Local Rule 4.12(a) contains the requirements for e-filing ex parte applications.

The service requirements for ex parte applications can be found in California Rules of Court, Rule 3.1206 which states:  “Parties appearing at the ex parte hearing must serve the ex parte application or any written opposition on all other appearing parties at the first reasonable opportunity.  Absent exceptional circumstances, no hearing may be conducted unless such service has been made."

California Rule of Court 2.251 governs electronic service, which provides that all ex parte papers must be served electronically except in the case of self-represented parties unless the self-represented party has previously consented to electronic service.

California Rule of Court 2.251((b)(1) also provides that a party indicates that the party agrees to accept electronic service by electronically filing any document with the court, except for self-represented parties unless the self-represented party has previously consented to electronic service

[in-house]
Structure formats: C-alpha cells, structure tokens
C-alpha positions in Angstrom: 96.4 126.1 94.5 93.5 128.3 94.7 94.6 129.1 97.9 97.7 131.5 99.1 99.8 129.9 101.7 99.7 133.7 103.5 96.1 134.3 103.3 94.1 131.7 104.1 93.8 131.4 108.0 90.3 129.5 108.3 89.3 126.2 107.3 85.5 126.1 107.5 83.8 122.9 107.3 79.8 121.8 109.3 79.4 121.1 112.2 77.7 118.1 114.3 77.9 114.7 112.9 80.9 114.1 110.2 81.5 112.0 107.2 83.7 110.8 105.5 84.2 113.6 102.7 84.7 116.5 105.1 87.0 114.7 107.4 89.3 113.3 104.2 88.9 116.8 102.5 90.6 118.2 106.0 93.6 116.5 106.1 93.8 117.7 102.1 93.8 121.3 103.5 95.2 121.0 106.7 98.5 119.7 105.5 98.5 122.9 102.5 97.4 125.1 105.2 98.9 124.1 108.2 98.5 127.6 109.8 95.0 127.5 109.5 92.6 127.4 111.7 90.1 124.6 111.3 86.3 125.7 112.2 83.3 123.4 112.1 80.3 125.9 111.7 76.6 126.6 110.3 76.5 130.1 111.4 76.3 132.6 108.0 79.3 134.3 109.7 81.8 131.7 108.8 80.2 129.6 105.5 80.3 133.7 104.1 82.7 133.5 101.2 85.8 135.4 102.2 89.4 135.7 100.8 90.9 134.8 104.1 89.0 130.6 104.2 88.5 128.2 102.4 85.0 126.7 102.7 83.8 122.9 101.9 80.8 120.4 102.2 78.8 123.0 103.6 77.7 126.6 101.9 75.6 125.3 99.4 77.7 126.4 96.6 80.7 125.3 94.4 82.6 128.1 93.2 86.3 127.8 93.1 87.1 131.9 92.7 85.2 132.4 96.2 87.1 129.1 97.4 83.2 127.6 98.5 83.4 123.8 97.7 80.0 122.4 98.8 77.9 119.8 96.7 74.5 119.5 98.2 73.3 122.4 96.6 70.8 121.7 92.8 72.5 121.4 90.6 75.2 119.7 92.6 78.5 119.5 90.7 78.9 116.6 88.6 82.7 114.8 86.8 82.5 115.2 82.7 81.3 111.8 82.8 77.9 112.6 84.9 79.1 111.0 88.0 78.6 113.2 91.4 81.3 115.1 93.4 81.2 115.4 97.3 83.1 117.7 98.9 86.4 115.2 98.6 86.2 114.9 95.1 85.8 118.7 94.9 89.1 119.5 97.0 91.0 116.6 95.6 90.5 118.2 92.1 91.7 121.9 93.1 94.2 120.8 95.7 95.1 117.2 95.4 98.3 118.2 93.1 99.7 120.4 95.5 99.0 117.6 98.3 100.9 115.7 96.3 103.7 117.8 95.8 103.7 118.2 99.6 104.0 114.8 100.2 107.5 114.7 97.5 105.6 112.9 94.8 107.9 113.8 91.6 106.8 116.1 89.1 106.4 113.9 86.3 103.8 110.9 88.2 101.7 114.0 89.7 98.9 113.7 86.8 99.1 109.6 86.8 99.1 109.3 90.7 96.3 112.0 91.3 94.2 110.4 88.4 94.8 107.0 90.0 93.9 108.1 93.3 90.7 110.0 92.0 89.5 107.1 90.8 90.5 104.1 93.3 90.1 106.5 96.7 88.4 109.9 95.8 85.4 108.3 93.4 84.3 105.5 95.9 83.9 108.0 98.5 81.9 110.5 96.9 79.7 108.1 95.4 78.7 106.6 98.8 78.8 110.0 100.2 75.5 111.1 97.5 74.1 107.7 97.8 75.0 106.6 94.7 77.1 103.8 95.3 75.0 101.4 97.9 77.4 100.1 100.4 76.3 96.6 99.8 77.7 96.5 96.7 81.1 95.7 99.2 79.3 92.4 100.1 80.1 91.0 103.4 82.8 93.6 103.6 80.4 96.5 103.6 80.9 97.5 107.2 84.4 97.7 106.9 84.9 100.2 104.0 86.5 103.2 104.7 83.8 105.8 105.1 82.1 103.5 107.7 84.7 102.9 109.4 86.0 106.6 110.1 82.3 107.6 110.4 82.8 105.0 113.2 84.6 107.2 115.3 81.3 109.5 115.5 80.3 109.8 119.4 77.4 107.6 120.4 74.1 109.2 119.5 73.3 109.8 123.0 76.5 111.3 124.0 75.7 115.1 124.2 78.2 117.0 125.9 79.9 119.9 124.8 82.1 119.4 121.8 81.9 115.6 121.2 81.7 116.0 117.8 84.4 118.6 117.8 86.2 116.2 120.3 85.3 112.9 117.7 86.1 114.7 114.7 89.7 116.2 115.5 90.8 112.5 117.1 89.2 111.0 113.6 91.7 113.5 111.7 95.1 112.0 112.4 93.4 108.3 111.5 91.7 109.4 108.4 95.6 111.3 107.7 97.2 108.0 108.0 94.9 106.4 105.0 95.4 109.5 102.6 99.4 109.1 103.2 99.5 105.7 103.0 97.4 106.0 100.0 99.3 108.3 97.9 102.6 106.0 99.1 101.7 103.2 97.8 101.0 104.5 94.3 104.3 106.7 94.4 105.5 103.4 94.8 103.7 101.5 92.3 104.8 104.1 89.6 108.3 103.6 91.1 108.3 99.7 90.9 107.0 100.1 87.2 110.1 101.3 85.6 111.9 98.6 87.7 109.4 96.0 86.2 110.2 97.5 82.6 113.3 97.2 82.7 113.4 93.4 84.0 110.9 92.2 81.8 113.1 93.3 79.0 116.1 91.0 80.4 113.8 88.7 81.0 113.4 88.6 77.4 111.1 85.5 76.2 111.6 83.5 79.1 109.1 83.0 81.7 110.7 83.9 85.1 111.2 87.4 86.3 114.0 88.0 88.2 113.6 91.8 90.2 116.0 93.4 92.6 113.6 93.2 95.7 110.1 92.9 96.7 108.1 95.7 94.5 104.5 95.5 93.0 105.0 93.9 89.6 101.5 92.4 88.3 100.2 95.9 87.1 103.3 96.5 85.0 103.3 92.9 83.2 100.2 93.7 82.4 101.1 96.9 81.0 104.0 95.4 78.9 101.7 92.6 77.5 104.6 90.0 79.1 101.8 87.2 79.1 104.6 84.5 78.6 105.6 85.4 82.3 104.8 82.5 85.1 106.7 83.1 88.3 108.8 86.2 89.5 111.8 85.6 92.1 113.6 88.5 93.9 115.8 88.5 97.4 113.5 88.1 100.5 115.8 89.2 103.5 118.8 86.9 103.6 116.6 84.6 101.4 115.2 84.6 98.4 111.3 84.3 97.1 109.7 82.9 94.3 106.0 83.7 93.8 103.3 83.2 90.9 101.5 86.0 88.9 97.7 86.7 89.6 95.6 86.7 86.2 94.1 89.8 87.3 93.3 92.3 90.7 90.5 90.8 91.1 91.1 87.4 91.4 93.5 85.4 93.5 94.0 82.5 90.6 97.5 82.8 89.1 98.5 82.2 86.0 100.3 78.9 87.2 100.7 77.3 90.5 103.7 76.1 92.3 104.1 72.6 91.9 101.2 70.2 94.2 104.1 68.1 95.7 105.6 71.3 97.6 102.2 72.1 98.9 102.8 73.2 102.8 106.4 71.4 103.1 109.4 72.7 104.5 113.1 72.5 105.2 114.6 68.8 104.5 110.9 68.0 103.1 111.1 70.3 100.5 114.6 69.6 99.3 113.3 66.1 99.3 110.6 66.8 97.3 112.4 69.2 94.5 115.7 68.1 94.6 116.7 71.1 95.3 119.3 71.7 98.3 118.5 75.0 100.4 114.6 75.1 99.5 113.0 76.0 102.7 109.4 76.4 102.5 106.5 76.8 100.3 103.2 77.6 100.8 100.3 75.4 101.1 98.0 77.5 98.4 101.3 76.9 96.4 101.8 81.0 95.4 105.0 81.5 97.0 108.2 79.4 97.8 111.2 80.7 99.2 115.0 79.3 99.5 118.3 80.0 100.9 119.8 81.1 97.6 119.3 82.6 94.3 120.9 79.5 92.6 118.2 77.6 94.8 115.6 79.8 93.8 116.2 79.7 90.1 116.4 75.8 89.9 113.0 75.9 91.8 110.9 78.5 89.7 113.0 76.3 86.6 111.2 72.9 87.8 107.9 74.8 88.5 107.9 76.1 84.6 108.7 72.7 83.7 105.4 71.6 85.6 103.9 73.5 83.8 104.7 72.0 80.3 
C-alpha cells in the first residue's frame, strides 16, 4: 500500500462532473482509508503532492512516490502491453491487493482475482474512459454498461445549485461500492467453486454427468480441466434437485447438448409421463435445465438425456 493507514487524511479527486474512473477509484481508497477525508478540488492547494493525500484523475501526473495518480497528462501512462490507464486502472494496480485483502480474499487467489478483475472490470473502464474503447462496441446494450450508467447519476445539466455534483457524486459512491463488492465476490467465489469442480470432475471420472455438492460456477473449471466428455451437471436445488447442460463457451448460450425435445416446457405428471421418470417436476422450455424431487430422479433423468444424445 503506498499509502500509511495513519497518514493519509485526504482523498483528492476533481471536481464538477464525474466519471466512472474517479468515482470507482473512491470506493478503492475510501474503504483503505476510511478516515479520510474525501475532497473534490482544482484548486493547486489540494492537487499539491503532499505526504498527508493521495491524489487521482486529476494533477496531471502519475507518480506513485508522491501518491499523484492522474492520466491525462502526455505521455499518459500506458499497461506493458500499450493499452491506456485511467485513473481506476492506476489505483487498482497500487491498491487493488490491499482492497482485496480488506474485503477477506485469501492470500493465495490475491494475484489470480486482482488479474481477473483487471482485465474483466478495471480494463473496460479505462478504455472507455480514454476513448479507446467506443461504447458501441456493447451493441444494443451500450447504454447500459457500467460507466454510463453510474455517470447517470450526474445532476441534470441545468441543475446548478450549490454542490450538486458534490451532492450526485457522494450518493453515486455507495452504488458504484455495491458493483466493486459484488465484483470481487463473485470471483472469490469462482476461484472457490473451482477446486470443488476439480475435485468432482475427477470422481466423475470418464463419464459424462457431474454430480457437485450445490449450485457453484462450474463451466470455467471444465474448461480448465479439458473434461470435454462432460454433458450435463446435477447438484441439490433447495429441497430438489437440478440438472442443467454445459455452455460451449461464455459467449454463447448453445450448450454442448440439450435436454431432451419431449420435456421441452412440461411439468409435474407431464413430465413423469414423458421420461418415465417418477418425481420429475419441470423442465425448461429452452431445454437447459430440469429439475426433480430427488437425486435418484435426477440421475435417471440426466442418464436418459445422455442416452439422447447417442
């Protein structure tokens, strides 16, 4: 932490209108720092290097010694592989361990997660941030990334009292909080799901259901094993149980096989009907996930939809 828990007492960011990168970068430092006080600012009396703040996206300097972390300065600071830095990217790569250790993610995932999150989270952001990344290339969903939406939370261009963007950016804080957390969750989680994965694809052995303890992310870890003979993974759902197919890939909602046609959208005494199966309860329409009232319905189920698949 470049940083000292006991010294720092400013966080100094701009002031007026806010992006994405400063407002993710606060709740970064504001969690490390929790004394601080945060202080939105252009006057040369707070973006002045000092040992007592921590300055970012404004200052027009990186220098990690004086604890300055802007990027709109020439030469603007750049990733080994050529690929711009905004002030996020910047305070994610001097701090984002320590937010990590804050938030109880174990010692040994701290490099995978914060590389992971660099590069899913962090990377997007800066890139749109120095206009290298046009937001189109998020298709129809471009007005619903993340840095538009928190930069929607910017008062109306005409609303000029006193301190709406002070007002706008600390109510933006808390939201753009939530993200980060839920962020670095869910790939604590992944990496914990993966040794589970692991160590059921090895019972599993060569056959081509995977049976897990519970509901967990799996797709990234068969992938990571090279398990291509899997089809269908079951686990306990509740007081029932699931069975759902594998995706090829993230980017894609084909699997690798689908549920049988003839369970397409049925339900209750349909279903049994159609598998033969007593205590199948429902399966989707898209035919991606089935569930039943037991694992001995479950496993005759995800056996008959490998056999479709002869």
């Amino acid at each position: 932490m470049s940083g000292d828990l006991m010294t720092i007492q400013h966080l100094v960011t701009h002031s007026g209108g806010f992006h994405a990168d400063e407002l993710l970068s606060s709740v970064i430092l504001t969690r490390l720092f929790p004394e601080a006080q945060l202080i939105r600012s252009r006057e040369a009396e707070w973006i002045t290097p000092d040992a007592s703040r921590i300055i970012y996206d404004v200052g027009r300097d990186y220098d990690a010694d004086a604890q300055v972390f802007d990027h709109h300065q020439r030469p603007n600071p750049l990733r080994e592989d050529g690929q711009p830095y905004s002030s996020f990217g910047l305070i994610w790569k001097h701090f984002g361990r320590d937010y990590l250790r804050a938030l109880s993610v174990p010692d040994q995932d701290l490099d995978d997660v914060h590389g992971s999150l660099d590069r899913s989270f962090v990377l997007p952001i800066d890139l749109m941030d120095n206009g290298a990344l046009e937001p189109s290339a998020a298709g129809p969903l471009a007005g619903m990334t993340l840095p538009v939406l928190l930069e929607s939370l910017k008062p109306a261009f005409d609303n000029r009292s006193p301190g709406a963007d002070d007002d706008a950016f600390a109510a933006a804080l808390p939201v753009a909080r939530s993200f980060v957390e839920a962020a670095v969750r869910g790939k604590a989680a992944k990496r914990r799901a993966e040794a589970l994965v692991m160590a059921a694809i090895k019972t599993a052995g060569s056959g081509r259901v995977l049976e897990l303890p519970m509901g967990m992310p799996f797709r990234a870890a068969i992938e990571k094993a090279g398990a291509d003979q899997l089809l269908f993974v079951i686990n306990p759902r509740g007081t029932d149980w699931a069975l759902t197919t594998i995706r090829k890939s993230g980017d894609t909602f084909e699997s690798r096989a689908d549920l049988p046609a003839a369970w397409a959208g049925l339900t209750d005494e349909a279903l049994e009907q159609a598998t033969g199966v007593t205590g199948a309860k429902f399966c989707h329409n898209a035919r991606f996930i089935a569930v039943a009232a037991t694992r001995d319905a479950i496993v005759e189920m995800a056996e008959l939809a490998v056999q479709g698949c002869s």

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Recent Cases
 
Constitutional Law

The operator of a consumer review website lacks standing to assert the First Amendment rights of an anonymous reviewer. A litigant who alleged facts sufficient to demonstrate a defamatory statement by the anonymous reviewer was entitled to discovery regarding that reviewer's identity.

Yelp v. Superior Court (Montagna) - filed Nov. 13, 2017, Fourth District, Div. Three
Cite as 2017 S.O.S. 5487
Full text click here>

Civil Procedure

A party that invites the trial court to commit error is estopped from challenging that error on appeal. A party, and its attorneys, acted in bad faith by seeking an order denying their own motion to compel arbitration, with the goal of generating pretrial appellate jurisdiction. By engaging in such conduct, the party waived its right to compel arbitration.

Diaz v. Professional Community Management, Inc. - filed Oct. 17, 2017, publication ordered Nov. 8, 2017, Fourth District, Div. Three
Cite as 2017 S.O.S. 5447
Full text click here >

Civil Procedure

A trial court does not have subject matter jurisdiction to enforce a settlement under Code of Civil Procedure Sec. 664.6 where the parties to the agreement failed to request that the court retain such jurisdiction before the court entered a dismissal order for the action resolved by the settlement.